NBC Palm Springs sports anchor Brandy Flores aired her final desert broadcast on Friday night after an almost two-year run with the station.
As they say in the sports world, the 25-year-old is taking her talents to the Washington, D.C., market, where she will join D.C. News Now, part of the Nexstar Media Group, which owns and operates around 200 TV stations across the United States.
According to the most recent Nielsen ratings, Flores will be jumping from the 146th biggest market in the U.S. in Palm Springs to the ninth biggest in D.C. That's a move she said wouldn't have been possible without her two years in the desert.
"I am completely different and I have grown so much here, I can't thank this place enough," said Flores, who was hired during the pandemic and started in September of 2020. "For the loyal viewers who have watched me since the beginning, it's very obvious to see how much I've grown. I'm way more comfortable in front of the camera. I would get nervous going to high school games when I first started, worried I wouldn't do a good job, but now I'm pretty confident, and I definitely tried my very hardest. I'm a much better journalist. I think people might have noticed that I've grown in that aspect as well."
She said she's excited about the change professionally. As part of a four-person sports team, she'll be the main anchor on the weekends and cover primarily the pro and college teams in the D.C. area. D.C. News Now also produces a half-hour sports show every day which she will be a part of. She said her first assignment will be at the NFL camp of the Washington Commanders when she starts on Aug. 8.
She's also excited about the move personally because she's never lived or worked outside of Southern California. She graduated from Hemet West Valley High, earned a broadcast journalism degree from Cal State Fullerton and worked at Bally Sports West in L.A. before coming to the desert.
"I grew up in a really traditional Mexican-American household where family is so important, so really I didn't want to leave," Flores said. "Not that they were holding me back. They wanted me to spread my wings. I've had amazing support from my parents my whole life, but I was personally a little terrified. But now I think I'm ready for something new. I'm excited to live somewhere and immerse myself somewhere brand new."
Flores is the first Latina sportscaster in desert TV history, and that's a point of pride for her. While her sports coverage spanned the desert, she said she definitely felt a kinship with the East Valley and particularly loved telling the stories of athletes from Coachella and Indio.
Put simply, it reminded her of home.
"My mom's side of the family were from the Imperial Valley and they were farm workers ,and when I visit Coachella or Indio it reminds me of the town my mom grew up in," Flores said. "Any time I did any story over there, the way that these families support each other and supported me, I mean I just have a soft spot in my heart for them. That's what my family is like. So, shoutout to my East Valley people."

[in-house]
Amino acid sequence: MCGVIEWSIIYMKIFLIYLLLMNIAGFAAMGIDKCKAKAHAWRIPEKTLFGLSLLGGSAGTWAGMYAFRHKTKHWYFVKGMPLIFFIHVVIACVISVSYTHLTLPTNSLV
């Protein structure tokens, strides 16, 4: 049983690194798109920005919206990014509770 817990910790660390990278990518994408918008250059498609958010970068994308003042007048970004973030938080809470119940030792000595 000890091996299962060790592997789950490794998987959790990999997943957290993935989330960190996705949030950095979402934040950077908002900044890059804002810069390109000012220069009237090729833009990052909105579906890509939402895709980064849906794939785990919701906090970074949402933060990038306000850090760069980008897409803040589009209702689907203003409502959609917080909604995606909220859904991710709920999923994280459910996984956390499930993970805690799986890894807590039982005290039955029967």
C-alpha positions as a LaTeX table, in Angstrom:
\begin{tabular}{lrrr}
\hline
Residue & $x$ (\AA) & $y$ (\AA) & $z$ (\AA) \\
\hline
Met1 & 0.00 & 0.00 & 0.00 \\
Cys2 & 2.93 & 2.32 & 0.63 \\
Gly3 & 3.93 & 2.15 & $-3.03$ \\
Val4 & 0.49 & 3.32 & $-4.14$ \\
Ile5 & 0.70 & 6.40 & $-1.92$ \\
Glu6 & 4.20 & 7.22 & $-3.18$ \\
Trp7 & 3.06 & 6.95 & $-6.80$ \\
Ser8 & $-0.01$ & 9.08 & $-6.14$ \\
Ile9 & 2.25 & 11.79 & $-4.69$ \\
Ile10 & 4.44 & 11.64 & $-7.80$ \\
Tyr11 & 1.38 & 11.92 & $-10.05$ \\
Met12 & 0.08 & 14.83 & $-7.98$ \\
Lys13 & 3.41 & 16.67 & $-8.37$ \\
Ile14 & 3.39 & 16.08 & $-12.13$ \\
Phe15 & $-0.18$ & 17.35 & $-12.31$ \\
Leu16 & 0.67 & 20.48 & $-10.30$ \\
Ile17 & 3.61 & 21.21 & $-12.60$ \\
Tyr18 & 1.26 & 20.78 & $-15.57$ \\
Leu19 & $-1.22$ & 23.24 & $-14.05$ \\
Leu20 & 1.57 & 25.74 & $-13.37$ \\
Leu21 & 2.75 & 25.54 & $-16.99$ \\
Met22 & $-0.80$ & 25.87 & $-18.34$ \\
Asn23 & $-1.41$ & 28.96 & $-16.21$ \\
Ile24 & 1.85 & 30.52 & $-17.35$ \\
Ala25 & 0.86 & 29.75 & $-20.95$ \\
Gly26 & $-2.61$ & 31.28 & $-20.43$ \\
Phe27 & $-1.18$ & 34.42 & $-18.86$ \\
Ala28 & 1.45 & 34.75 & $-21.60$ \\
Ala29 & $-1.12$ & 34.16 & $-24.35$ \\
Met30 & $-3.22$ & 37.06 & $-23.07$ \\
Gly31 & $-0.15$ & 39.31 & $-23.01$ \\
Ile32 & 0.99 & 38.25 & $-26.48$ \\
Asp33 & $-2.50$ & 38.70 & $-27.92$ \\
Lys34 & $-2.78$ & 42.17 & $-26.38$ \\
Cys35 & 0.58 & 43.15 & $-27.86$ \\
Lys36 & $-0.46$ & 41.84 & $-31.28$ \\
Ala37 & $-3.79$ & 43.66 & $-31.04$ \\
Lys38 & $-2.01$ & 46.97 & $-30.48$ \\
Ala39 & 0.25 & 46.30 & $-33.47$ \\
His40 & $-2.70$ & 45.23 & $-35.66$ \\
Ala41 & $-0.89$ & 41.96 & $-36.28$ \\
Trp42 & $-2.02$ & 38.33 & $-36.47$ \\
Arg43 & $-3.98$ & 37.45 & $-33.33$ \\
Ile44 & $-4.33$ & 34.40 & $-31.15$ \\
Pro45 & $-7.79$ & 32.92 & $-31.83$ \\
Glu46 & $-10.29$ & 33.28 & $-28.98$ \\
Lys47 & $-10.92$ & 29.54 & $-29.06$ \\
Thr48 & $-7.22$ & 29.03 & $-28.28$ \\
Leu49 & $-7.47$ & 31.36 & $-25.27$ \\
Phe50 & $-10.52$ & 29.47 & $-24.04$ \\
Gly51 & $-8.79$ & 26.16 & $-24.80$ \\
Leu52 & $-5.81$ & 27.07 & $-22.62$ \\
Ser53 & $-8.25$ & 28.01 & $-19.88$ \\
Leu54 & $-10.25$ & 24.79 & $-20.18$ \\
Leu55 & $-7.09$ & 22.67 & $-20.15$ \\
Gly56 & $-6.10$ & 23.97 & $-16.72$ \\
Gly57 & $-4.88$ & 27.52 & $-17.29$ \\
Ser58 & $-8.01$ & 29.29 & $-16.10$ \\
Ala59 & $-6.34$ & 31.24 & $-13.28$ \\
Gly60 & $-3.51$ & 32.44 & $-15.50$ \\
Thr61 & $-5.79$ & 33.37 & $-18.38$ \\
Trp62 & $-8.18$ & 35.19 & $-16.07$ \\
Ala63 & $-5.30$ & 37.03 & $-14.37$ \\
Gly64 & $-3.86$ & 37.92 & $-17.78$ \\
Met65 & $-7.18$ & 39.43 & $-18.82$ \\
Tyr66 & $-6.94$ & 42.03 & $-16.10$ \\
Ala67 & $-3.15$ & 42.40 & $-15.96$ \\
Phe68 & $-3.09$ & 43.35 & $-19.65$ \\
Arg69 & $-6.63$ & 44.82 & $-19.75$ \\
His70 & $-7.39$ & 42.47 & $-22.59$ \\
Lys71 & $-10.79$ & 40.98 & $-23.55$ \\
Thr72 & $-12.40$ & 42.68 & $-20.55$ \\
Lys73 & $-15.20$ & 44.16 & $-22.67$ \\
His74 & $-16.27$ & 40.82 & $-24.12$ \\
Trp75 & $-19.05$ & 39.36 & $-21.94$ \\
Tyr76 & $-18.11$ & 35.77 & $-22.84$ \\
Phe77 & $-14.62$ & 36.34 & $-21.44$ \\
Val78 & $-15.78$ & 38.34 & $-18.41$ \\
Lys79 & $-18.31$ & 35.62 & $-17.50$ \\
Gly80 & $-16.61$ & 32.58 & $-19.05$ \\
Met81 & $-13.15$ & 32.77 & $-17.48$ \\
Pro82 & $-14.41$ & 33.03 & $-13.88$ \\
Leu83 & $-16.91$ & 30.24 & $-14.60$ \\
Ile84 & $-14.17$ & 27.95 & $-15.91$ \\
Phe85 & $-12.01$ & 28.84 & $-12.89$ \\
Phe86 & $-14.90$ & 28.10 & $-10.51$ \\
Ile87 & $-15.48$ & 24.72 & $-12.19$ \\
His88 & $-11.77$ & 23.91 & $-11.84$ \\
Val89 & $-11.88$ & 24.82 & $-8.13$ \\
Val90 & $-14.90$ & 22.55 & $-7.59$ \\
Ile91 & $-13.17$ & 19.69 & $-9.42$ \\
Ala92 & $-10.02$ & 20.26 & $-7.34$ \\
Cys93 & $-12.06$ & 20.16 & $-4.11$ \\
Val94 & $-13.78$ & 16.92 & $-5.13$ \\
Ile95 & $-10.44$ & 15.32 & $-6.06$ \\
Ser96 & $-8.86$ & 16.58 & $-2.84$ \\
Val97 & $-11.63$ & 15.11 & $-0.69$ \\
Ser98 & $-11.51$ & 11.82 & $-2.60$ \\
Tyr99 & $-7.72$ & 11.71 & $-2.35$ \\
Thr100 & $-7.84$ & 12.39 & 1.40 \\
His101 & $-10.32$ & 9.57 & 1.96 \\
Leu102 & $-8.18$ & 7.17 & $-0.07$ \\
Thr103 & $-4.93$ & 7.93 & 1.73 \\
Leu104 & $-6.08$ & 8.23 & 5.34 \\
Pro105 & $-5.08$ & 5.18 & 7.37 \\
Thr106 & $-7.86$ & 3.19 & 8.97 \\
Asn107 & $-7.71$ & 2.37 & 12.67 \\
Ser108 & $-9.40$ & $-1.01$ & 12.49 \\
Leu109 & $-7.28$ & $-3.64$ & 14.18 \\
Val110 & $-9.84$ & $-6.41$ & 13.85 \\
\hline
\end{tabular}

Savvy desert sports viewers may get a sense of déjà vu hearing about the desert-to-D.C. jump. Coincidentally, Flores' predecessor at NBC Palm Springs, Olivia Garvey, also made the same leap and is still working at WJLA, the ABC station in Washington, D.C. Flores said the two exchanged a lot of messages when she first started at NBC and Garvey helped her get settled in. The two recently met in person for the first time at the MLB All-Star game in Los Angeles.
"She's excited for me; I'm excited to work in the same city as her," Flores said. "She's been really nice. It's rare, especially in our industry, where everybody thinks of everybody else as competition, but it will be nice to have someone I know already there."
Flores' father is a big boxing fan and, by the transitive property, so is she. She recently started freelancing as a ring-side reporter for DAZN (a global sports streaming service popular in boxing) for the fight cards at Fantasy Springs.
Her love of the sport led her to her most impressive project — her magnum opus, if you will — a three-part mini-documentary on desert boxer Tim Bradley. She went deep with Bradley on the 10th anniversary of his historic, much-discussed victory over Manny Pacquiao.
"That came together quickly, but I do want to thank Tim for being so real and genuine and telling his story," Flores said. "I think of myself as a journalist first, not a TV personality, and telling compelling stories like his is what I love to do most. I hope that came through."
Flores said even though her time in the desert was short, it was impactful.
"I feel like I've made the Coachella Valley my home during my time here. I'll be sad to leave," she said. "I loved covering everyone I came in contact with and I want to thank everyone here who welcomed me and made me a better journalist and grow as a person."
Shad Powers is a columnist for The Desert Sun. Reach him at firstname.lastname@example.org.
This article originally appeared on Palm Springs Desert Sun: NBC Palm Springs sports anchor Brandy Flores off to Washington D.C.